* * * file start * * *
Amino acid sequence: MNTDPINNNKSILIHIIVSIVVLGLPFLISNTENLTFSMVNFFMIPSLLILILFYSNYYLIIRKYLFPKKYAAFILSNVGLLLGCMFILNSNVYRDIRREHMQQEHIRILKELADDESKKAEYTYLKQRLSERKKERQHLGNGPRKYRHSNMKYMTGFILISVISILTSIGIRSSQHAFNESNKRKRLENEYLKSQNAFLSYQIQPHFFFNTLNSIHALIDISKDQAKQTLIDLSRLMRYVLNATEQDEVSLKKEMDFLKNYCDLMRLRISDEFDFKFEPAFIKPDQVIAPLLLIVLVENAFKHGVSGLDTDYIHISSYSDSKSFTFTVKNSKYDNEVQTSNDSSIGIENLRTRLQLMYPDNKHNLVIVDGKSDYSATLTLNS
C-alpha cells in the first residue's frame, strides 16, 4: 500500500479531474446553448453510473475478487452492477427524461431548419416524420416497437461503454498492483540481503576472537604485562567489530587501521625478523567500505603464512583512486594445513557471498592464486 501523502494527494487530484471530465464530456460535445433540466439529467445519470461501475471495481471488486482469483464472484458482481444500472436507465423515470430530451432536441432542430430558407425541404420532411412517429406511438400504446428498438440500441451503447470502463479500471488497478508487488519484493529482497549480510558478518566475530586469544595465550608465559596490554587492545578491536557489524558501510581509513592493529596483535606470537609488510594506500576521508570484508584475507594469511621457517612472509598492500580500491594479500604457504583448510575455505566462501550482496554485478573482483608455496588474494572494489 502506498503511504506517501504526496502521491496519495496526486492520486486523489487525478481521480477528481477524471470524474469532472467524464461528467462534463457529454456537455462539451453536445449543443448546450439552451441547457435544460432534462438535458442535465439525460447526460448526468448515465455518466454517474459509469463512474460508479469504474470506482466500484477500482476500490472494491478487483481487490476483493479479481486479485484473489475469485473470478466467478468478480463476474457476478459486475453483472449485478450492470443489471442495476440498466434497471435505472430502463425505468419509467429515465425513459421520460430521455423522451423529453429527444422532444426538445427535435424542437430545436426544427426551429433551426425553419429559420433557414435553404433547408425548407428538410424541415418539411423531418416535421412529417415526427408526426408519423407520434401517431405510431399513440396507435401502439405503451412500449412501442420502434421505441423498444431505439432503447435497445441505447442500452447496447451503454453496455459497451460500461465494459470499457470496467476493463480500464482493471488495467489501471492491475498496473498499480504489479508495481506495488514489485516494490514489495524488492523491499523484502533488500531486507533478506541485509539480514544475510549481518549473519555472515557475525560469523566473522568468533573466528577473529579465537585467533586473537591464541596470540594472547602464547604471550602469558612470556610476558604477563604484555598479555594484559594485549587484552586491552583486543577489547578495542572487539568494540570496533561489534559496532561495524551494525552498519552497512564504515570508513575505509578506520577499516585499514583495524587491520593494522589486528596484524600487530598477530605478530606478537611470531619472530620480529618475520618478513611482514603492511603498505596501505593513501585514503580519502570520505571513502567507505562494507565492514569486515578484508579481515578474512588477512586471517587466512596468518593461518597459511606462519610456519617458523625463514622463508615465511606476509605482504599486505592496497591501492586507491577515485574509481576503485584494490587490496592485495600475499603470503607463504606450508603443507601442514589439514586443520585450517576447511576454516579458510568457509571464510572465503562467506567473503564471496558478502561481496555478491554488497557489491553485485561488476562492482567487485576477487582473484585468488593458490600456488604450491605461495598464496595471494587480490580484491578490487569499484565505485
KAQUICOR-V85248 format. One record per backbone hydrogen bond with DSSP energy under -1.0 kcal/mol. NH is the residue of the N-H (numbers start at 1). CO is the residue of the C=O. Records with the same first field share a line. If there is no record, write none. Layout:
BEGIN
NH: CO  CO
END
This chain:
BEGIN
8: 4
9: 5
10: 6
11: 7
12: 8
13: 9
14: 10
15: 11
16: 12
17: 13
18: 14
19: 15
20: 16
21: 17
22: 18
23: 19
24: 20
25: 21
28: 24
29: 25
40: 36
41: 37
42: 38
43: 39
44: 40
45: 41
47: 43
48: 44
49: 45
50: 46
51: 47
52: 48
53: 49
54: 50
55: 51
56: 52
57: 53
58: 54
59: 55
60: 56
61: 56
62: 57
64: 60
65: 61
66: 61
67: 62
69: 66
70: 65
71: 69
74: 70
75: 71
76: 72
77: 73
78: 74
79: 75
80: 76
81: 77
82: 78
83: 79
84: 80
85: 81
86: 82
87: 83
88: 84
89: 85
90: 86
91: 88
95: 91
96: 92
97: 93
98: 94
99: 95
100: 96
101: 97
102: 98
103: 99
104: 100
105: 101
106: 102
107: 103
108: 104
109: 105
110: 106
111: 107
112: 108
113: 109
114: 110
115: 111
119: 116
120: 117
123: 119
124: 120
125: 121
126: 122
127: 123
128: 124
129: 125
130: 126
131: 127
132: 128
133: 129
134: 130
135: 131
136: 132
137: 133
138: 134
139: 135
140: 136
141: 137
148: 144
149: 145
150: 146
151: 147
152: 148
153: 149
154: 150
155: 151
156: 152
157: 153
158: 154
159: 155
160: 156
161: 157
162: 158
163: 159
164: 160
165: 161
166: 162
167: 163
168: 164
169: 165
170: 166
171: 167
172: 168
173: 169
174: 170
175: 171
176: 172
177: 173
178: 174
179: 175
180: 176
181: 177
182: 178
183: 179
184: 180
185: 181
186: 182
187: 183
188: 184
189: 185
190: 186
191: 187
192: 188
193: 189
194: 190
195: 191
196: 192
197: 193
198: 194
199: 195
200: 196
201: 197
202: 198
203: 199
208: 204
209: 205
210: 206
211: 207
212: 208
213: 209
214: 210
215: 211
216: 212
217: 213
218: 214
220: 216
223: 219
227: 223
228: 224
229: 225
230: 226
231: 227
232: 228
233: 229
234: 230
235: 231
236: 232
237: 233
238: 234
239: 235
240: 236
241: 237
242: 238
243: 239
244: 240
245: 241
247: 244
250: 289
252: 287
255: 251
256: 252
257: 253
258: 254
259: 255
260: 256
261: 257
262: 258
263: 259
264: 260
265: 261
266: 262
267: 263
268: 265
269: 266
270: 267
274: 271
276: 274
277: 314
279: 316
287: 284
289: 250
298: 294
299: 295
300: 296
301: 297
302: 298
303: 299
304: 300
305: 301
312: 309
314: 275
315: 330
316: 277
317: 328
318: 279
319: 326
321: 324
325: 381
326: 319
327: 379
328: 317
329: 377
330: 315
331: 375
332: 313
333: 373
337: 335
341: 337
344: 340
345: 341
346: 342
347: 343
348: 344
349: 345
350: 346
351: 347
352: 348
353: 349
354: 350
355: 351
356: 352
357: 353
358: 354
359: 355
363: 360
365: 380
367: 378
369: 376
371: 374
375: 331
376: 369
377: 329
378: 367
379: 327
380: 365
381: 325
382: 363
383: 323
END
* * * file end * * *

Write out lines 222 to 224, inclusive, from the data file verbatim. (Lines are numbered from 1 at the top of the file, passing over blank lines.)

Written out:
268: 265
269: 266
270: 267